Smart lazyness

Have you ever sped up your pass (or even start running) when you see that someone is passing through the door that you’ll pass? Even if the person is holding the door, you started before thinking “I don’t want to re-open the door”.

I’ve done it, many times. In most cases, this is not very smart.

I’d prefer spent energy now (maybe more energy) instead of re-open the door.

My fiancé after dinner, if she has to do dishes, prefers to lay on the couch for some minutes, then after a while get up and wash the dishes.

I think is very difficult to get up, so when is my turn I wash dishes and then I lay down.

Both behavior I think are lazy. I think mine is smart laziness. (I love you anyway, Marta)

Since I started working in companies, as a developer, I always had to track in some kind of software or excel files, how much I’ve worked on which project or client, or ticket. In Italy we call it consuntivazione, context-reverso translates it into final balance. I don’t trust always the internet, but I hope that now you understand what I’m talking about.

This operation for most of my colleagues is a nightmare. It is, but I prefer to do it every day, or even two or three times a day.

Most of them prefer to do it at the end of the month to enter all of the data they may be written on a TXT on the desktop, or reading through their commits. Maybe they are on holiday and have to do it from the beach (or mountains).

I think I don’t understand this kind of laziness. But most of the time I don’t even realize how not-smart-lazy I am, even when I’m running towards a closing door.

Is lazy to do effort now than later? I think is yes.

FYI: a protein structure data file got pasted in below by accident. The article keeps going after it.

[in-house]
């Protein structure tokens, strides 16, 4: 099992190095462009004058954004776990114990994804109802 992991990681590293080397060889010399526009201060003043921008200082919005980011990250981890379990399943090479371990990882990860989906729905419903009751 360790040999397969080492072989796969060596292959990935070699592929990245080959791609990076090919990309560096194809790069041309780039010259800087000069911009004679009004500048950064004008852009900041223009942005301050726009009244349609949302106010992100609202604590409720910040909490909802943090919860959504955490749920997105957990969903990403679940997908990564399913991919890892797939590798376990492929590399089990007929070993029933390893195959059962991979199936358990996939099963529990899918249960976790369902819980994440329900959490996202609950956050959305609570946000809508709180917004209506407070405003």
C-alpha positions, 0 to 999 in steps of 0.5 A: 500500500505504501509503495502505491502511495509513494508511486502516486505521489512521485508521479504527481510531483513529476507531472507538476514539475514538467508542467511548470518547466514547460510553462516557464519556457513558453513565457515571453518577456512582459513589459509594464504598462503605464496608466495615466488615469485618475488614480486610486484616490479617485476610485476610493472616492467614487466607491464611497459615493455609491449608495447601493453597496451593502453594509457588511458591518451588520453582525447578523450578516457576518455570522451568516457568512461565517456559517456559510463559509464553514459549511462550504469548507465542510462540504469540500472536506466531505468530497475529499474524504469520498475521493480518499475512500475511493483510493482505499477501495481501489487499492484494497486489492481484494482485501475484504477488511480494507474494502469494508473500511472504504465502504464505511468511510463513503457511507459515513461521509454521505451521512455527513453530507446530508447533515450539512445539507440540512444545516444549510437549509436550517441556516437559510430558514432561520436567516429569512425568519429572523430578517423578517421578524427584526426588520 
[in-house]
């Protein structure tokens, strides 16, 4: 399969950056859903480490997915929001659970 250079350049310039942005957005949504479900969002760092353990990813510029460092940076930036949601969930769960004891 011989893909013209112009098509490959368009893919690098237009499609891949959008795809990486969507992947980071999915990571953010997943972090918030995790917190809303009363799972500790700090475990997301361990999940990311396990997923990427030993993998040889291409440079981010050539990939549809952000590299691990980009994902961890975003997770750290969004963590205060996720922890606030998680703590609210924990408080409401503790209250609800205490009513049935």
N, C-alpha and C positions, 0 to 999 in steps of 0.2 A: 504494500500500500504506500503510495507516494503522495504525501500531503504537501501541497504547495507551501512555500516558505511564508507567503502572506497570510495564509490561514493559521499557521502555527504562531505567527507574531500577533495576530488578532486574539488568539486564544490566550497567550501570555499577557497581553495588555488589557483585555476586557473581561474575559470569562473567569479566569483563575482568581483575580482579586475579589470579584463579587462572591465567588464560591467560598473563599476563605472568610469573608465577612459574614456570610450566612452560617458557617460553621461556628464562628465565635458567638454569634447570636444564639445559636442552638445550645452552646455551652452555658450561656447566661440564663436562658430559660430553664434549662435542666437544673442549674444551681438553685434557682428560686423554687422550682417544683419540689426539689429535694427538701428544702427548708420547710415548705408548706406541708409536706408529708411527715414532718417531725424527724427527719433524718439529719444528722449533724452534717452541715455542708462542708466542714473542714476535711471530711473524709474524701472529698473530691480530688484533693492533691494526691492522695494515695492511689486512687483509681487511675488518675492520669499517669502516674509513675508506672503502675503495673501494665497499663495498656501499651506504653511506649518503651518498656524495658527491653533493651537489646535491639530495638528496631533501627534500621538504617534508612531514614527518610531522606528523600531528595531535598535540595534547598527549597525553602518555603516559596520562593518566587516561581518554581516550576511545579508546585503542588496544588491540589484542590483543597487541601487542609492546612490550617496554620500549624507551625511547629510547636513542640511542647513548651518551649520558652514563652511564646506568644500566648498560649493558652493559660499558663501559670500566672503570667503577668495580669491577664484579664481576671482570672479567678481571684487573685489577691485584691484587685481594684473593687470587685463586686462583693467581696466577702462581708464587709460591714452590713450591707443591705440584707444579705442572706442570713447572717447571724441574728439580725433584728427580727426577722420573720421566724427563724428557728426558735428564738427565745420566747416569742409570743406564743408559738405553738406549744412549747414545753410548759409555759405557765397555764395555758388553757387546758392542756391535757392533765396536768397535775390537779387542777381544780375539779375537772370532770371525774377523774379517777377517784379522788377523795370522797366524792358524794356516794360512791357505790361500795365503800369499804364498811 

Is smart to do an effort now than later? Mostly yes.

I want to talk about laziness because last week my boss tell me that he wants me to do a two hours speech to my colleagues about test automation.

I’ve read many articles and books on tests. I’ve done some testing in my personal projects, but I’ve NEVER written tests in a company environment. That scares me the most, but I’ll be honest with my colleagues and I hope that the speech starts a conversation or even a debate.

Doing test automation is smart laziness, but instead, I’ve always thought that doing F5 multiple times on Visual Studio was more efficient.

Is not.

Is easy to write most of the documentation of a project during or after completing it? You know the answer, but your mind hopes that postpone the pain hoping that problems never come up. But you struggle with all the support and training your client demand on a not well-documented software.

And you end up that you have to spend more energy even if you never write documentation.

I’m not smart-lazy, but I hope that this article starts a conversation or even a debate.